Stability, Projection, and the Opera Pit

March 7, 2011

I’ve been meaning to write  a post for a month now, and somehow it’s just stretched on and on and on, so I’m sorry I’ve procrastinated as long as I have (february reeds are going out tomorrow morning) and am glad to finally have a moment to jot down some thoughts.

I’ve been learning a lot about reeds recently from Martin, with the help of some English horn and oboe reed making lessons. He shoots for reeds that are so stable in tone and air that it’s really quite a new way of thinking and scraping for me. Despite a background that includes a lot of flexible thinking to the reedmaking, I’ve given myself over to him completely with the hope that I will be able to learn as much from him as possible and play the way he wants me to play, and sort out whether I want to do exactly as he says later. The main difference is I usually prefer a little bit more flexibility in the response and variance in wind speed, where as his reeds are a hair more resistant and have less sizzle, more cover.

I just finished up the fourth and final performance of Hansel and Gretel. Its a brutal piece, tough on the chops, and difficult with so many tempo transitions and chromatic modulations. As a student, I rarely get the opportunity to play complete operas, and therefore am just not used to the whole “opera scene”. Since singers rarely give any preparation as to their entrances or tempi to conductors, so too do conductors rarely provide prep beats, and so it means that you have to know your part quite well so that you don’t have to look at the music half the time, and so you can keep one eye glued to the conductor for that strange rubato section and abrupt entrance.

The scoring for Hansel and Gretel is quite large, usually too large for student voices who simply can’t project through such a Wagnerian piece, and therefore we used a reduced scoring, which included 1 oboe, 1 bassoon, 2 fls, 2 clars, reduced brass and string. It is actually the exact reduced orchestration that I performed back in 2000 at Michigan State, and I remember seriously injuring myself from the sheer length and wear upon the mouth, and being utterly lost half the time I played. Little things make it tricky, such as tempo changes which change a bar or two from in 2 to 4 and then back again, or strange barring which marks 1 measure of rest followed by 5 measures of rest, when really they should be broken in to 2 measures of rest (where the phrase ends,) followed by 4 more measures of rest (a new phrase). That, and obvious errors that I would gradually discover throughout the rehearsals performances (at least 2 missing bars in 2 separate places.)

I have issues with projection and pitch in this piece, and I tried just about everything. Being in a oddly shaped pit, it was inverted like a normal setup, where the string being closest to the audience were on a higher level, followed by a lower level for winds, and an even lower level for brass/percussion. Between the step for the string level and the wind levels was about an 8 inch gap which led to a 15 ft. drop underneath the pit, which you basically played into, and therefore it basically sucked up all of your sound. Someone obviously designed this pit with the intention of thinking that student wind players would play too loudly, and overpower the strings and singers. The conductor himself told me double reeds didn’t project well (that’s a first), and he was right. This led me to search for ways to project.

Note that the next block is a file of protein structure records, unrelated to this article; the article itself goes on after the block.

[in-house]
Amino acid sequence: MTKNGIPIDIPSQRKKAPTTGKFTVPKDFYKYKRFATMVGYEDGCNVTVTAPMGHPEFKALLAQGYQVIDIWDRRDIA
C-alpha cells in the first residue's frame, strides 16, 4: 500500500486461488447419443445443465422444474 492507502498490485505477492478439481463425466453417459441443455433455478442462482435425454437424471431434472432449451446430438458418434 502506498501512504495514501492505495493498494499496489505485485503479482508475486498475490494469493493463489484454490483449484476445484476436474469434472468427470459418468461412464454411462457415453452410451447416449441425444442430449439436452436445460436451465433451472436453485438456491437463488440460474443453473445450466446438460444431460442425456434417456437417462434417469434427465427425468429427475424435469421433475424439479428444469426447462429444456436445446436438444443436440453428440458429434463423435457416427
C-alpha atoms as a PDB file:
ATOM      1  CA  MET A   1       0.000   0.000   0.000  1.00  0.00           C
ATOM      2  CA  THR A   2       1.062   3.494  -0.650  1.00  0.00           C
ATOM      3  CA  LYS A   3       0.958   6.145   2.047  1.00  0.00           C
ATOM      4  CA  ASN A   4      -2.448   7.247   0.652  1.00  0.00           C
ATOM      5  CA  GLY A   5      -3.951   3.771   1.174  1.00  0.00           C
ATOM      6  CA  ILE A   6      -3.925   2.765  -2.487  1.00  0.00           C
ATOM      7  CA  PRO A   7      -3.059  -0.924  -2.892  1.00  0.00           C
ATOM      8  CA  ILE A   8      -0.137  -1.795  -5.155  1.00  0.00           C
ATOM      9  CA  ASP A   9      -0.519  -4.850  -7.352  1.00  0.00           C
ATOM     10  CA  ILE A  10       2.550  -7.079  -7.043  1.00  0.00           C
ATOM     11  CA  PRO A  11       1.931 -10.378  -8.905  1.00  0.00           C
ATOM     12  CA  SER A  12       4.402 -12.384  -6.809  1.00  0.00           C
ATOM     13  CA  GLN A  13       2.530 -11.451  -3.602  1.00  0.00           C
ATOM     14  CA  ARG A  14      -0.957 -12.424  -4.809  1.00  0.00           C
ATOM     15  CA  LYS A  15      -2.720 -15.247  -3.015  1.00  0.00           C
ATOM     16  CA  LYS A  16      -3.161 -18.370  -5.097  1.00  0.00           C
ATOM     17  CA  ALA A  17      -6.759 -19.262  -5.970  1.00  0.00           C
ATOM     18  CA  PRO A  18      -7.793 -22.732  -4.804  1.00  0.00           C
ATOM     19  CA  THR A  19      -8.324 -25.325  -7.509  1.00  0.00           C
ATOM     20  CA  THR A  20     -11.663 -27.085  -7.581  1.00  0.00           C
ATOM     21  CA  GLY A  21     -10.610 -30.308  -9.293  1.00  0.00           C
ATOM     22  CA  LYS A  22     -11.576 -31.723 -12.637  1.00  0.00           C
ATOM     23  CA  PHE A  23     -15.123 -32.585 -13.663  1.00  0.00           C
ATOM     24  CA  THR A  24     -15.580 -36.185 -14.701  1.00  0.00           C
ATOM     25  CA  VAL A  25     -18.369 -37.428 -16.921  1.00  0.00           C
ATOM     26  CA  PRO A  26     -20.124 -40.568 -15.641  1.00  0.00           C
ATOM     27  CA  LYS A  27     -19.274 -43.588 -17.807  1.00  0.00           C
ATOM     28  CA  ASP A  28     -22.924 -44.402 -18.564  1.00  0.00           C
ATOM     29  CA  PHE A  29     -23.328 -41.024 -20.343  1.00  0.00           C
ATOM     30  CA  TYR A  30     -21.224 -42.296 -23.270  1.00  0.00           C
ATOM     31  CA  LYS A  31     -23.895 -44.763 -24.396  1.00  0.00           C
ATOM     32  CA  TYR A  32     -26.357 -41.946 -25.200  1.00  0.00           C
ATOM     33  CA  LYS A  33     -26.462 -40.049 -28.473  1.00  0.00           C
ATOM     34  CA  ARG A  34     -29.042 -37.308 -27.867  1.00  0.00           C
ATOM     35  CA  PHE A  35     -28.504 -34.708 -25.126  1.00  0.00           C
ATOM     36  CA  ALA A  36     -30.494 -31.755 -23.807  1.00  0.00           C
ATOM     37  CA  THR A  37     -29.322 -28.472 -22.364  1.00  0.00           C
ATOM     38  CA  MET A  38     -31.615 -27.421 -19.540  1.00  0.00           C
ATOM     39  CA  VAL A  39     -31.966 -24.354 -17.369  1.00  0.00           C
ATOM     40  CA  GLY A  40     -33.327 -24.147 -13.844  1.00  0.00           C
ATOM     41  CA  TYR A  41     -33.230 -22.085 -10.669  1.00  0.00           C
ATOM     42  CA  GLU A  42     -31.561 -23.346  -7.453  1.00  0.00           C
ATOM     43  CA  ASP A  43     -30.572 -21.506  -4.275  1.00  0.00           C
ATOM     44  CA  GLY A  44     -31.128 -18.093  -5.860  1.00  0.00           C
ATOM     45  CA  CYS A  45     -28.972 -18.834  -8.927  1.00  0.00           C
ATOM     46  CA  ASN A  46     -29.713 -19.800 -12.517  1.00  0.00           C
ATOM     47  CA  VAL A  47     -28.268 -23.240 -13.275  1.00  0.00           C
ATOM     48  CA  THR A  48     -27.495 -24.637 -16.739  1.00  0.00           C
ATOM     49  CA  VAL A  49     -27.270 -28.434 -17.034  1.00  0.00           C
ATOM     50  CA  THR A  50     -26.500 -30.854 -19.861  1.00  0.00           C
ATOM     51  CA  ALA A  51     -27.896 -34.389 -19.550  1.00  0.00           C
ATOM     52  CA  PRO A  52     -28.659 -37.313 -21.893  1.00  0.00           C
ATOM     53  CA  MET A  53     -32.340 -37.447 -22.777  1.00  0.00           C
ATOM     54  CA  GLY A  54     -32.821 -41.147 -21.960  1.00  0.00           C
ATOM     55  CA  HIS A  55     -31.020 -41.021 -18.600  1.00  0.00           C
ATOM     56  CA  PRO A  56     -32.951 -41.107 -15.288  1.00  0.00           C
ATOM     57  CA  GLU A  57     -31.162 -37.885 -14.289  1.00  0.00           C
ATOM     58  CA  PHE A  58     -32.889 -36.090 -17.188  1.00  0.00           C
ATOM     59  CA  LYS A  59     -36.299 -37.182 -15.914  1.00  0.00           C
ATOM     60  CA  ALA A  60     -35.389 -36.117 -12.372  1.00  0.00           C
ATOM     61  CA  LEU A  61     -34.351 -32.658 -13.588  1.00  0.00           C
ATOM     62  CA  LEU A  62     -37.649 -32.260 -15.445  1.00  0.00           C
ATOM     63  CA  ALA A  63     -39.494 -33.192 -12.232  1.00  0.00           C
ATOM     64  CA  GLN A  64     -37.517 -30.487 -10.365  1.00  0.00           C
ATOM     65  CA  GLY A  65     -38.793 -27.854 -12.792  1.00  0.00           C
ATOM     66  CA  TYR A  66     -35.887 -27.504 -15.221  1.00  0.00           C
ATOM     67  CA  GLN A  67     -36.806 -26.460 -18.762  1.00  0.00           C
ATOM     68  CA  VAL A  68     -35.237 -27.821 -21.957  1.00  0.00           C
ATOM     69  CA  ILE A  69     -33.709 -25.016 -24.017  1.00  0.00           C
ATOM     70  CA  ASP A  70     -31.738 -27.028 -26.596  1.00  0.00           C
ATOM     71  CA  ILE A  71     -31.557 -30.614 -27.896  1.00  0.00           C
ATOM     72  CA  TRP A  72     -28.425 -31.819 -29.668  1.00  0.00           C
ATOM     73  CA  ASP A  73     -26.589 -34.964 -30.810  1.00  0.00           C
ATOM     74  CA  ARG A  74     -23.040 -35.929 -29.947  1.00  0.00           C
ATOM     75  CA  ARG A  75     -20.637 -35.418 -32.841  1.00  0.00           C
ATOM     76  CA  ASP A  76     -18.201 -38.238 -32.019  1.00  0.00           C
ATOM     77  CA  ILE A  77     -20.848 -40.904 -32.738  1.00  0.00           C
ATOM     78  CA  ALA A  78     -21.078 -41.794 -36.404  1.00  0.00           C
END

I tried my plastic loree, which is quite bright and projecting, but that instrument itself doesn’t like large opening reeds, and it just got nasty, so I went back to my XL. My normal reeds were too stable for the pit pitch (more on that in a minute) and a bit too “covered”, so I tried other options. I scraped bigger openings, but it didn’t work. I scraped a more compact reed, but that also didn’t work. Finally, I ended up scraping a slightly brighter reed which worked. I certainly didn’t have the desired tone I would have preferred, but at least I could be heard, and the lighter reed was easier on the embouchure. The pitch also kept going up and up and up, and the offending parties either couldn’t hear that they were sharp, or didn’t care, so this forced me to de-stabilize my reeds to allow for me to meet certain needs. An odd juxaposition. In the end my embouchure actually felt a lot more comfortable because I could bend the pitch easier, rather than bite a really stable reed very hard for an extended period of time.

It was a very long week, (rehearsals Sun, Tues, Wed, with concerts Thurs, Fri, Sat, Sun) but it was a good reminder that in certain situations, you just have to do whatever you can do to get the job done!

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3 Responses to “Stability, Projection, and the Opera Pit”

  1. Maryn said

    “it was a good reminder that in certain situations, you just have to do whatever you can do to get the job done!”

    That’s the sign of a good oboist Cooper! Way to go hanging in there!

  2. Hey Cooper,
    Interesting site, liked your story about reeds and Hansel and Gretel. Found you through Bret’s link. Hope you’re doing well, will have to check back for more of what you’re writing.
    -Neal

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